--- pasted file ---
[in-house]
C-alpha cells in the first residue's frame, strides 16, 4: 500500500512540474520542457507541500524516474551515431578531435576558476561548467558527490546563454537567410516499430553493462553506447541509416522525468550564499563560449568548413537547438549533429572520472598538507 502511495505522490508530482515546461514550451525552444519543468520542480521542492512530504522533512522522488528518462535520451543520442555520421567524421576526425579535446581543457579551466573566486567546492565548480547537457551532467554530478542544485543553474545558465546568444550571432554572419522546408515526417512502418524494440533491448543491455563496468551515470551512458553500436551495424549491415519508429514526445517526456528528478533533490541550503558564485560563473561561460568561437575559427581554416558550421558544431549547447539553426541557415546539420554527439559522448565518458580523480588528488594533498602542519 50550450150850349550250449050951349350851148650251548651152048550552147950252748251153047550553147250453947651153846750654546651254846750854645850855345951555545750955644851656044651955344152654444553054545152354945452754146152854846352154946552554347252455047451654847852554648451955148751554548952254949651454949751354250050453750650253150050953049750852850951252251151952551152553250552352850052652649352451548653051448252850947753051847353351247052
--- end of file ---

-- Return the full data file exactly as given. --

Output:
[in-house]
C-alpha cells in the first residue's frame, strides 16, 4: 500500500512540474520542457507541500524516474551515431578531435576558476561548467558527490546563454537567410516499430553493462553506447541509416522525468550564499563560449568548413537547438549533429572520472598538507 502511495505522490508530482515546461514550451525552444519543468520542480521542492512530504522533512522522488528518462535520451543520442555520421567524421576526425579535446581543457579551466573566486567546492565548480547537457551532467554530478542544485543553474545558465546568444550571432554572419522546408515526417512502418524494440533491448543491455563496468551515470551512458553500436551495424549491415519508429514526445517526456528528478533533490541550503558564485560563473561561460568561437575559427581554416558550421558544431549547447539553426541557415546539420554527439559522448565518458580523480588528488594533498602542519 50550450150850349550250449050951349350851148650251548651152048550552147950252748251153047550553147250453947651153846750654546651254846750854645850855345951555545750955644851656044651955344152654444553054545152354945452754146152854846352154946552554347252455047451654847852554648451955148751554548952254949651454949751354250050453750650253150050953049750852850951252251151952551152553250552352850052652649352451548653051448252850947753051847353351247052